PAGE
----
IDC claims tablet shipments will fall 5.9% in 2016, give way to 2-in-1 devices
IDC posted a forecast for the development of the tablet market in 2016 and it expects a few major changes. According to it, traditional tablet shipments will decrease by 5.9% in 2016, as the form factor is pushed aside by 2-in-1 devices.
While the latter concept is definitely nothing new, it is seeing a major revival in recent months with new offers coming in from traditional players on the tablet market, as well as new ones, like Huawei and Alcatel bridging the gap.
The form factor makeс sense, as you are not really sacrificing any of the tablet functionality, but you do get the possibility of more productivity, especially now with x86 mobile chips and the full power of Windows 10 and its software ecosystem. Ryan Reith, Program Director with IDC’s Worldwide Quarterly Mobile Device Trackers, commented on the trends:
This momentous shift in form factor will bring along the first significant impact of Windows-based devices that the tablet market has seen,” “Windows 10 seems to be making headway in both the PC and tablet markets, mainly driven by devices with larger screen sizes. Despite the free licensing on products under 9 inches the growth for Windows-based tablets will be primarily on devices with displays between 9 and 13 inches. Until we see a day where touch is introduced for Mac OS X and inroads are paved to bring Android and Chrome more closely aligned, we believe Windows remains the logical choice for detachable products.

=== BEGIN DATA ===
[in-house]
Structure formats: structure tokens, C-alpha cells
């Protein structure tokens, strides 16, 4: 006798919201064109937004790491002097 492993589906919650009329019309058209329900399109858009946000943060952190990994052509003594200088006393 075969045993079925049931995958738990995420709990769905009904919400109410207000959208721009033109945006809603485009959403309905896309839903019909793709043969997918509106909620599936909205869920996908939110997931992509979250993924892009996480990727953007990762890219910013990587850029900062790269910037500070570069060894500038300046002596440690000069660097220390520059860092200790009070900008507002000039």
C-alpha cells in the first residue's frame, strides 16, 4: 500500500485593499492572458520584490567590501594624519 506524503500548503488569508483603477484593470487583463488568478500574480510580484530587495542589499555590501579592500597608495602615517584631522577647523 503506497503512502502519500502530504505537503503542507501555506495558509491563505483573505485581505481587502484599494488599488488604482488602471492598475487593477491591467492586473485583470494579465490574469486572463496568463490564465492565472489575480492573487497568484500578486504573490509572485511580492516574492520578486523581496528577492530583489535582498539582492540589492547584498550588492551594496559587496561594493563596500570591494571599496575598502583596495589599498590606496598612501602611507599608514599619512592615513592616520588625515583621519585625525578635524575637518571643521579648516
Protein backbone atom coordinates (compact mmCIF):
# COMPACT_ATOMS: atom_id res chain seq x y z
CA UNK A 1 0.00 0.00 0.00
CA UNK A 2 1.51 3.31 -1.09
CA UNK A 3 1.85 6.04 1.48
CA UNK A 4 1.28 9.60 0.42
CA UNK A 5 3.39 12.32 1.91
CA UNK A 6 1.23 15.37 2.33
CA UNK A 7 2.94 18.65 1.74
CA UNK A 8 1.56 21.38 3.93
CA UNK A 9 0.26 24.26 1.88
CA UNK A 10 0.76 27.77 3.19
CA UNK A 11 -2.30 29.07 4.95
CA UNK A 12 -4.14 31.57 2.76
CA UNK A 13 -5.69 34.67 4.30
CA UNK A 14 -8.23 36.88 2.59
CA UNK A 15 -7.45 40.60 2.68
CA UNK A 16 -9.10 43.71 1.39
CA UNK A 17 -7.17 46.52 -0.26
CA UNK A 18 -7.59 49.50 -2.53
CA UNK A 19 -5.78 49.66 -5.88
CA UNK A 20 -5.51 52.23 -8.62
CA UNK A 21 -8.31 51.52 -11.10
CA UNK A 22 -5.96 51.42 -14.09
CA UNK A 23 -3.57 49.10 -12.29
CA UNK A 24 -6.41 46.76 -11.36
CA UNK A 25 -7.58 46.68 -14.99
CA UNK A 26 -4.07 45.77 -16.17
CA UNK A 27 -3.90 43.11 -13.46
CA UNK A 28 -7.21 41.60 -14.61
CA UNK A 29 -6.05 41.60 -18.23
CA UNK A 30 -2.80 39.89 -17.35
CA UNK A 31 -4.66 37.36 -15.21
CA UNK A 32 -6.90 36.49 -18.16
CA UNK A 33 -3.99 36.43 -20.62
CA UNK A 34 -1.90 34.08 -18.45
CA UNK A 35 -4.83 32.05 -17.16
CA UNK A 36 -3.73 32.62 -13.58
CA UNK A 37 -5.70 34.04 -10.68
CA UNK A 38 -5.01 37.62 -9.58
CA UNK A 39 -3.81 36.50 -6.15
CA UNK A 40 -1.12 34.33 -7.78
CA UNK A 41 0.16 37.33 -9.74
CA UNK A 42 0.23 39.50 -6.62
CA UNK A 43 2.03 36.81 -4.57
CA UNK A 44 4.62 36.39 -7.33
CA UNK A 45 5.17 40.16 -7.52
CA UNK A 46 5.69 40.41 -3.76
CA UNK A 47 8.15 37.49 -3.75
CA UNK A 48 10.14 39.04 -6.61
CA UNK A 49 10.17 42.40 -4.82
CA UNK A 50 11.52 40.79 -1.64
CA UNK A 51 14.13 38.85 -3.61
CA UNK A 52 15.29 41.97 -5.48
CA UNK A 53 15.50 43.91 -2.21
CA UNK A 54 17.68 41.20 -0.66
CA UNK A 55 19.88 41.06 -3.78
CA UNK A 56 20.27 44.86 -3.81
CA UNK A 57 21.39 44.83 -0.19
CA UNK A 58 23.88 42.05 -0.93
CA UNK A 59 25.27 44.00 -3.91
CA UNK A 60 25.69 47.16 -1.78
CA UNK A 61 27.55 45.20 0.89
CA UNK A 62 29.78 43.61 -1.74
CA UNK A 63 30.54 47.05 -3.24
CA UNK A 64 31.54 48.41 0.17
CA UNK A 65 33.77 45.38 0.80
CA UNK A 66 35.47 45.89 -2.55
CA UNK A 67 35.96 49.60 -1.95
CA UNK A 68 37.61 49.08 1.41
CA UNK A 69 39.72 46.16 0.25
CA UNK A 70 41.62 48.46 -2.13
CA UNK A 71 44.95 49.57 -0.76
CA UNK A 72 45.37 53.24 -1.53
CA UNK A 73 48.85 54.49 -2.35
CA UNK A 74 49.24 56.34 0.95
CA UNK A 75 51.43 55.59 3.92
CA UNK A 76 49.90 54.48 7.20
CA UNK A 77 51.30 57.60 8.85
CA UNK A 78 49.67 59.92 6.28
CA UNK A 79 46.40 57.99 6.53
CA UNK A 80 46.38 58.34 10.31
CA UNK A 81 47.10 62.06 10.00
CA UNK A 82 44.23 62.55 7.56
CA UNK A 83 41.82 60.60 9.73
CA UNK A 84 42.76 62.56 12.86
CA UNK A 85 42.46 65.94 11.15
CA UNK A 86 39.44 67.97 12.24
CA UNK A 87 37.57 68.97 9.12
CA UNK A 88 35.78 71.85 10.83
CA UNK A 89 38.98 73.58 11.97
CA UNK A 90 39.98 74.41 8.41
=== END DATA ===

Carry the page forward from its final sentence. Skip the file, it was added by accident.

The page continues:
The numbers seem to show that in 2016, the detachable tablet market will show a whopping 73% year over year growth. Even more optimistically, hybrid device shipments are expected to raise from 16.6 million in 2015 to 63.8 million in 2020. The trends also show that more and more users will be opting for Windows 10 devices, mostly at the expense of iOS. Android is expected to maintain the same popularity on tablets to 2020.
Last, but not least, it is worth noting that the push towards increased productivity will also bring about an elevated interest towards larger devices - screen sizes 9-inches and up. These will surely thin out the numbers of the smaller 7-inch or less devices, but it might still take some time, considering the lack of Widows licensing charges on the latter.
Sick of people saying windows is not good for touchscreens. It is perfectly fine and easy to use with touch. What is primary use of touch screen devices with screens 7 inches or over(tablets)? Videos/music, web browsing, online social media and few g...
- 10 Mar 2016
I have a surface book, but i still use it like a laptop. Why do you have trackpad when you have touchscreen? Why do you have touchscreen when the windows UI is still best to be used with mouse and keyboard? Yes it is a nice product but it is very c...
- 10 Mar 2016
Your 'source' appears to be making up figures. IDC's website shows something TOTALLY different. http://www.idc.com/getdoc.jsp?containerId=prUS41072516
- 10 Mar 2016